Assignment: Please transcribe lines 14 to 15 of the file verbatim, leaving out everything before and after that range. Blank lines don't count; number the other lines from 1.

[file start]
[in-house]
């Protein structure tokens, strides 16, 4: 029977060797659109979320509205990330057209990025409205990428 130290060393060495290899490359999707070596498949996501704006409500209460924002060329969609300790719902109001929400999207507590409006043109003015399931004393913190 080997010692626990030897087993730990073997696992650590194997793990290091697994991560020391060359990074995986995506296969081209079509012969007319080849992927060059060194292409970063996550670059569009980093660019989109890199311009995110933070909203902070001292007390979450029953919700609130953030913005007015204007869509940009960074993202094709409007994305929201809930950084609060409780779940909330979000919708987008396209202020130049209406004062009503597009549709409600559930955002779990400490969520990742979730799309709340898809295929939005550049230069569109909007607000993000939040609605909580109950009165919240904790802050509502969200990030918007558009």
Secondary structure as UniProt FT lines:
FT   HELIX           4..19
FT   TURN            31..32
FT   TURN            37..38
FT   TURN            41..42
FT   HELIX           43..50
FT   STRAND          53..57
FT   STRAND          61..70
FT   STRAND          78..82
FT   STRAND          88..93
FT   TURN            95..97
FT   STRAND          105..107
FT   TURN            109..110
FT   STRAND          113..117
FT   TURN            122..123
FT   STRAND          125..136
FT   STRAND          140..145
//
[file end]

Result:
FT   STRAND          105..107
FT   TURN            109..110